By: Tracy C. Wharton, M.Ed., MFT
Socialworker – When I was a young counselor just out of school, I took a job at an alternative school. I provided crisis intervention and behavioral therapy to children who were unable to succeed in normal educational environments. One of my clients was a six-year-old girl who had been repeatedly sexually abused and had been bounced around foster homes with her aggressive outbursts. After one particularly bad day of her active flashbacks, I found myself sitting in my clinical supervisor’s office in tears.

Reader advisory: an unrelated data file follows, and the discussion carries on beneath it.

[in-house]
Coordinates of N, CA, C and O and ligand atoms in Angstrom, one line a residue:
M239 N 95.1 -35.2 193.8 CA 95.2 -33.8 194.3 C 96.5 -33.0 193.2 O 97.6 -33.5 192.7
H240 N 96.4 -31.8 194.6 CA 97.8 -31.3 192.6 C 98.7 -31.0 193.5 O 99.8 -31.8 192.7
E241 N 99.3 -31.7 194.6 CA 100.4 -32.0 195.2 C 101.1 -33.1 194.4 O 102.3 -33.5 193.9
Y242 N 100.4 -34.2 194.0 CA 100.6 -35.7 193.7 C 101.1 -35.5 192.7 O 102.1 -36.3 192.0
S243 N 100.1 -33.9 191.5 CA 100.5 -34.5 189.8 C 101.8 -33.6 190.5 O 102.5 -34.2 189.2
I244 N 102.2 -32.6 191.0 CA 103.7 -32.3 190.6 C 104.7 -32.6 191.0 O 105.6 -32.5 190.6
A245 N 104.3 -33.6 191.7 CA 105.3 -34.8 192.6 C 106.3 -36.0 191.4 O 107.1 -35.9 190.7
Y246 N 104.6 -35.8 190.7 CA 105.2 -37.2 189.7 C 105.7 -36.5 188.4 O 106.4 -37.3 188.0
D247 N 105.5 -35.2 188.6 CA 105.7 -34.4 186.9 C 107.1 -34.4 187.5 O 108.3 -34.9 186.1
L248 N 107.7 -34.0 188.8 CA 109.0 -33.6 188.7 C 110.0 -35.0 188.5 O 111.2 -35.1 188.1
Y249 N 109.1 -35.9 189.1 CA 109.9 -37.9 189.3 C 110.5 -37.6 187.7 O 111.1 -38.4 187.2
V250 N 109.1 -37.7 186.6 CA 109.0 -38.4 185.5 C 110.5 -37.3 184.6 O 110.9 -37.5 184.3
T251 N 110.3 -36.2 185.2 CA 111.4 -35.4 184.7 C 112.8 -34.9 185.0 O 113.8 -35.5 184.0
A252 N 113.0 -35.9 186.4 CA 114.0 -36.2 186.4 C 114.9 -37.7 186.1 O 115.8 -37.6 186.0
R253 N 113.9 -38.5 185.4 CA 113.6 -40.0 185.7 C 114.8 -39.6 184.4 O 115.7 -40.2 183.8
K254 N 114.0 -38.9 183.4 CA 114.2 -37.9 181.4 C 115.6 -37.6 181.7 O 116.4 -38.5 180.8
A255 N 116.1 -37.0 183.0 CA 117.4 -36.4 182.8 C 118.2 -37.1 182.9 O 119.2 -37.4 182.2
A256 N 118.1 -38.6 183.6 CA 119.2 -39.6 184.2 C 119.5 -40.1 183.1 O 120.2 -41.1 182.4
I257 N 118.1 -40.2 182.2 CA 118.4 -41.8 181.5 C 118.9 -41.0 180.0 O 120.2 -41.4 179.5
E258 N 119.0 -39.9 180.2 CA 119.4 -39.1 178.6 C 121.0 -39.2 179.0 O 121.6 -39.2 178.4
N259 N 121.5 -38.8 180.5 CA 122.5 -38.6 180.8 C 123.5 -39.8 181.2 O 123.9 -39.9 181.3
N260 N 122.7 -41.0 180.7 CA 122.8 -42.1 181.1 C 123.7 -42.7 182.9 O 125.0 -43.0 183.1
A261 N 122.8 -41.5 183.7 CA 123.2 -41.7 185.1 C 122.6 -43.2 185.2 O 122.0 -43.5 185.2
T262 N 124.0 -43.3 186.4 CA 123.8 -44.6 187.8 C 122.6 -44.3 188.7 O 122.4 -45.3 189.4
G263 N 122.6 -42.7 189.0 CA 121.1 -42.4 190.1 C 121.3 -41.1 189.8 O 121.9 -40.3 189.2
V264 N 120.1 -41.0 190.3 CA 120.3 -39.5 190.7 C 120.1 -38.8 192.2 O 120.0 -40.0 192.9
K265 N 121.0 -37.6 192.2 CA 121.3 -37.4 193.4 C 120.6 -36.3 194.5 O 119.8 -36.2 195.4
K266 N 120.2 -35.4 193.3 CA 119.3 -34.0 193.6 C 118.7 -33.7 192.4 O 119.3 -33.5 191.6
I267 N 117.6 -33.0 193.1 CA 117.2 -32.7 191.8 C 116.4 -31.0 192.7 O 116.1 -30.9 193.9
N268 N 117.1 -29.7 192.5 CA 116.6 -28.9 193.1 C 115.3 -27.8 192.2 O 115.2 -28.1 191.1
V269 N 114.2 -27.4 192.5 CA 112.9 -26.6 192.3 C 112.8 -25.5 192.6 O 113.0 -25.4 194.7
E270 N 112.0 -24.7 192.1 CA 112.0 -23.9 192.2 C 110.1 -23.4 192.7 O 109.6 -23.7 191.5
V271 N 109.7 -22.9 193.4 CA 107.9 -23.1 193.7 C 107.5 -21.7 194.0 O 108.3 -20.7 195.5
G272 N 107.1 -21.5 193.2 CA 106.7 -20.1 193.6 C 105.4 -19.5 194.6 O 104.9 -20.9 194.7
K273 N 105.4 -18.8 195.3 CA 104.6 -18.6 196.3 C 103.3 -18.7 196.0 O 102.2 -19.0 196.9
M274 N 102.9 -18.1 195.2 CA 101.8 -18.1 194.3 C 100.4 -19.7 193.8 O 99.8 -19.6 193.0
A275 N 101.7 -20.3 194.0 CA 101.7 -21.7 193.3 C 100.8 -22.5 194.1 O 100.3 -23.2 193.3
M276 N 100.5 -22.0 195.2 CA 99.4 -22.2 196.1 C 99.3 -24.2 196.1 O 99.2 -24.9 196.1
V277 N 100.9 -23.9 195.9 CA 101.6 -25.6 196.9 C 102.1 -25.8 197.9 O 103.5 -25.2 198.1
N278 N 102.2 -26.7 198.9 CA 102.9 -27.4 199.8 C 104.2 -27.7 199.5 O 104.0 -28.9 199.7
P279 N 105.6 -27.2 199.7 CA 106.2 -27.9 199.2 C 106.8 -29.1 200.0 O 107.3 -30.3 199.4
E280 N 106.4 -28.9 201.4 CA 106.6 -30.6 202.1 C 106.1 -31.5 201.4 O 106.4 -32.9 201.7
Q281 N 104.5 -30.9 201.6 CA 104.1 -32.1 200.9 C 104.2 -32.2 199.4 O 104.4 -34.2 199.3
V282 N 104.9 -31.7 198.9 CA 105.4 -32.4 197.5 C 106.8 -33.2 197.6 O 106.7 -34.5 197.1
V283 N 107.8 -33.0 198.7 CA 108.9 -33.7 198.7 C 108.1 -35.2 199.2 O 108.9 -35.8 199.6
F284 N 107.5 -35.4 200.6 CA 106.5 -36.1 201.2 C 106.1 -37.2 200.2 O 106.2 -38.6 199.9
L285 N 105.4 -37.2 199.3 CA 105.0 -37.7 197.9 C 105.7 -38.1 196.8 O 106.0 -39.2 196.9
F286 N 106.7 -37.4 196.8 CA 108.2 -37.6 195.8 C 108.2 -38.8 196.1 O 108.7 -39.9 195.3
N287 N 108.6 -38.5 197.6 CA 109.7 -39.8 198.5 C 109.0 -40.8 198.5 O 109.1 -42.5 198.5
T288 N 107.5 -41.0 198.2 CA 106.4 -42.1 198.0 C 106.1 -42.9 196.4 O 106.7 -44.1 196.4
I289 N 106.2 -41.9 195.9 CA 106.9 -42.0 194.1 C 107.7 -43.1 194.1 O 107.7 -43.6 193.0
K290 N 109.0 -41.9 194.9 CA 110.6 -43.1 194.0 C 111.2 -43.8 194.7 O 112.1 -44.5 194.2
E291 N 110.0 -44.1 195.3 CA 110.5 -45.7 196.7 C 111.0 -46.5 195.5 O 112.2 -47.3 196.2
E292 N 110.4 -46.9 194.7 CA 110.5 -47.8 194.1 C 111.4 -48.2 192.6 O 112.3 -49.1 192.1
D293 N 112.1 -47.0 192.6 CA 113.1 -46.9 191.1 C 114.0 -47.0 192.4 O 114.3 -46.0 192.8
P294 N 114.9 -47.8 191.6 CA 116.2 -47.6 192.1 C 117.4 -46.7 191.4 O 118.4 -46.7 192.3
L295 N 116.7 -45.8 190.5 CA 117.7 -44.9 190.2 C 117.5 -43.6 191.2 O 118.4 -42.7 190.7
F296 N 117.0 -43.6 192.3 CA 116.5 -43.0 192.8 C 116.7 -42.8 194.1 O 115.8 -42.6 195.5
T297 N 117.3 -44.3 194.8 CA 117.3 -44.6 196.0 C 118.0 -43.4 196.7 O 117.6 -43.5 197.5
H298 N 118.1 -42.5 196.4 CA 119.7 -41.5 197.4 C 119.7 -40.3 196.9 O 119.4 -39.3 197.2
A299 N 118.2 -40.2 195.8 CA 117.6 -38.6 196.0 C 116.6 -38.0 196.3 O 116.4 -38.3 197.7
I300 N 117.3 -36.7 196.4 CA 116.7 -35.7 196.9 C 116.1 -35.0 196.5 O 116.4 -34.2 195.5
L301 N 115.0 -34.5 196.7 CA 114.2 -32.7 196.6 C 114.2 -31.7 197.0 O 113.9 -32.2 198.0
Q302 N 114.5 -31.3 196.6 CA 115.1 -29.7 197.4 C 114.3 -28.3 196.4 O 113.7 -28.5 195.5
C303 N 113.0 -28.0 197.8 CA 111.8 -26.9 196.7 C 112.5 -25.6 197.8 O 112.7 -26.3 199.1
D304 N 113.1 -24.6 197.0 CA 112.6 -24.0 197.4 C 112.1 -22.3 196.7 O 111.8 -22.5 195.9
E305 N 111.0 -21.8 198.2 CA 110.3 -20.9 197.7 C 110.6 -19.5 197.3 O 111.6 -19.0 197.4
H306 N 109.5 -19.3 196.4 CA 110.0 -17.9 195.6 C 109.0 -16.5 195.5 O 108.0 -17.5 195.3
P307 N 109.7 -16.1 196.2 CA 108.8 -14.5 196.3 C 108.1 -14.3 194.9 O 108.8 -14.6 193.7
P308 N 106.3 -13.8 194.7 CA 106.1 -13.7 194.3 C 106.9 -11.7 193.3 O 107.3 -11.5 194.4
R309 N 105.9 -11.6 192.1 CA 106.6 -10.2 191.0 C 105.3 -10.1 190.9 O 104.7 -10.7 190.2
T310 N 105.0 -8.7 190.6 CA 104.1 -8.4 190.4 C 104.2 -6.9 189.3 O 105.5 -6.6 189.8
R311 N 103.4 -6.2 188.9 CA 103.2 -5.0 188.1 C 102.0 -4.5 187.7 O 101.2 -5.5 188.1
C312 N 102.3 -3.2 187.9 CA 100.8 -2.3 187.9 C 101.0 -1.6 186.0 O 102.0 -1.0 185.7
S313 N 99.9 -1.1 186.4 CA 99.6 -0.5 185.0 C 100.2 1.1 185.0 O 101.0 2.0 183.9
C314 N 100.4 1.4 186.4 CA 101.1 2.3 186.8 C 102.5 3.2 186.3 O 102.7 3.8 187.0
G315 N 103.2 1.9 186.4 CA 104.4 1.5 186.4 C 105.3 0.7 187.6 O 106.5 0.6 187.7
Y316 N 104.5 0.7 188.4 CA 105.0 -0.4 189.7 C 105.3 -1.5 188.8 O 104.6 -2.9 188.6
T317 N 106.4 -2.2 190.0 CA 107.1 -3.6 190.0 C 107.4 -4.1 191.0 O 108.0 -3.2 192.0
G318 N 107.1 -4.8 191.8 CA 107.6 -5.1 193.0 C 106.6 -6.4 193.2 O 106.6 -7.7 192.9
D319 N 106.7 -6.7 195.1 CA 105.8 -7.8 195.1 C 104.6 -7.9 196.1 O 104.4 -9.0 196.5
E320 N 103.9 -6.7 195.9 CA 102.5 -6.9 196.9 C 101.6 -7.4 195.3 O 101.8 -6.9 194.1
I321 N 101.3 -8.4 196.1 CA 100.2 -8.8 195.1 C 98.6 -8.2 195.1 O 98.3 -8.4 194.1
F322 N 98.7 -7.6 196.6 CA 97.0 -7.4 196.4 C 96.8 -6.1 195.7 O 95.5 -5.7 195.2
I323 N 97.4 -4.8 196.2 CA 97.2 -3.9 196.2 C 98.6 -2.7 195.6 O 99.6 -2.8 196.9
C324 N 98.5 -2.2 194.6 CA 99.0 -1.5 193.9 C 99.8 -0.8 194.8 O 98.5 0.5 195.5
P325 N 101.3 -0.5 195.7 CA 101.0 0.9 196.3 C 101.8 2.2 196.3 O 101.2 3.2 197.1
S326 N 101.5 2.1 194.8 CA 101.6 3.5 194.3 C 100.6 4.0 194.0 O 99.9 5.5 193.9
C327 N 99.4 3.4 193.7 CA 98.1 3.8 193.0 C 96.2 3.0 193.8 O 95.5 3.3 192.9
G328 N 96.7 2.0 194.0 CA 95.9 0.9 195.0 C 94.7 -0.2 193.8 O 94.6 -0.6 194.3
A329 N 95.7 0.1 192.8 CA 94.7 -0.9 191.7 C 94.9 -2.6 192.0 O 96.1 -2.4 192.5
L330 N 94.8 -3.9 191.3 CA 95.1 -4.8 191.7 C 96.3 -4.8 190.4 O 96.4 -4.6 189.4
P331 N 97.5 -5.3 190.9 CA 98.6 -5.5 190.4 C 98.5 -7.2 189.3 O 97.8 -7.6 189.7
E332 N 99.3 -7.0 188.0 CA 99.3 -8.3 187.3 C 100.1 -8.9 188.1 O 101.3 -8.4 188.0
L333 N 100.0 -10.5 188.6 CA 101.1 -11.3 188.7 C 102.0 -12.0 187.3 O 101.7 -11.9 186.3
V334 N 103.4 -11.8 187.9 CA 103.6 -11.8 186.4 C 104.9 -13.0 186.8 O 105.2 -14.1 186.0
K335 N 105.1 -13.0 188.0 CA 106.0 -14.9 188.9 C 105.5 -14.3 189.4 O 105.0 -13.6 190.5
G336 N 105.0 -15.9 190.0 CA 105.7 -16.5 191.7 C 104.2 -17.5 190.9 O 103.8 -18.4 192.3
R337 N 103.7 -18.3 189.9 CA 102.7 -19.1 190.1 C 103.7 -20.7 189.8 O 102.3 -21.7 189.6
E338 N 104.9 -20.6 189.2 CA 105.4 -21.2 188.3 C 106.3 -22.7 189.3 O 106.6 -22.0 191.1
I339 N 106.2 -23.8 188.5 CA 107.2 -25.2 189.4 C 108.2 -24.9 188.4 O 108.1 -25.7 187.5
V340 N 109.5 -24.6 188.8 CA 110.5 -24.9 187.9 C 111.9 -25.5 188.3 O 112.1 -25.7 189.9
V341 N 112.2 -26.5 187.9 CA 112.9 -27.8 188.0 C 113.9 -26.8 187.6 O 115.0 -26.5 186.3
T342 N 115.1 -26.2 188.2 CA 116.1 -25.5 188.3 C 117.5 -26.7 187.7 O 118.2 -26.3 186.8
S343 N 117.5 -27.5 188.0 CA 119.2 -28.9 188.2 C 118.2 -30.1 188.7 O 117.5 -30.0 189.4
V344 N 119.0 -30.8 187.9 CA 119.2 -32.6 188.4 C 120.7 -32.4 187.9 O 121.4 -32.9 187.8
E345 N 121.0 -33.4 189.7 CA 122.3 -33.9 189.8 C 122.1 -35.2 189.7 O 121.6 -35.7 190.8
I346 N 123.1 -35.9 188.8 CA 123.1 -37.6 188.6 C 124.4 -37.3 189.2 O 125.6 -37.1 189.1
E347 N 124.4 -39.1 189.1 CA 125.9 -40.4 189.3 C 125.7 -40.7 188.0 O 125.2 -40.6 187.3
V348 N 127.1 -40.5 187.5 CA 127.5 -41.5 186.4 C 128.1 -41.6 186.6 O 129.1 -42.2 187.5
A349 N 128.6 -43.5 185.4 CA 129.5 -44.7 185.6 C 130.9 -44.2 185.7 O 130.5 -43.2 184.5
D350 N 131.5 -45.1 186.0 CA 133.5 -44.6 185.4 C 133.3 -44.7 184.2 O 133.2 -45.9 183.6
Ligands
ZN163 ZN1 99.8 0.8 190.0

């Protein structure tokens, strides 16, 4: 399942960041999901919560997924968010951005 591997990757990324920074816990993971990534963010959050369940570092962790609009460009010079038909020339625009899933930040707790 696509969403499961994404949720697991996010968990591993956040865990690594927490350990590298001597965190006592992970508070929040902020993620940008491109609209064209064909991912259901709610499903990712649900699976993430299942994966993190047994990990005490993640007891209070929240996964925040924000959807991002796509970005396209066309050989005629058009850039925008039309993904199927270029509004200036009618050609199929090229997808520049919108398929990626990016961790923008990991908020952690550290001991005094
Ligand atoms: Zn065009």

“How do you do it?” I asked. “I can’t sleep without thinking about her, about all of them. How do you deal with it?” He turned around and slammed his briefcase shut. “Like that,” he said, latching the locks shut. “You just have to learn to walk away. If you can’t do it, maybe you’re in the wrong field.” I hated him at that moment, and suddenly I felt as if all my teachers had betrayed me for not letting me in on this little secret. Why hadn’t anyone told me that this job would hurt so much sometimes?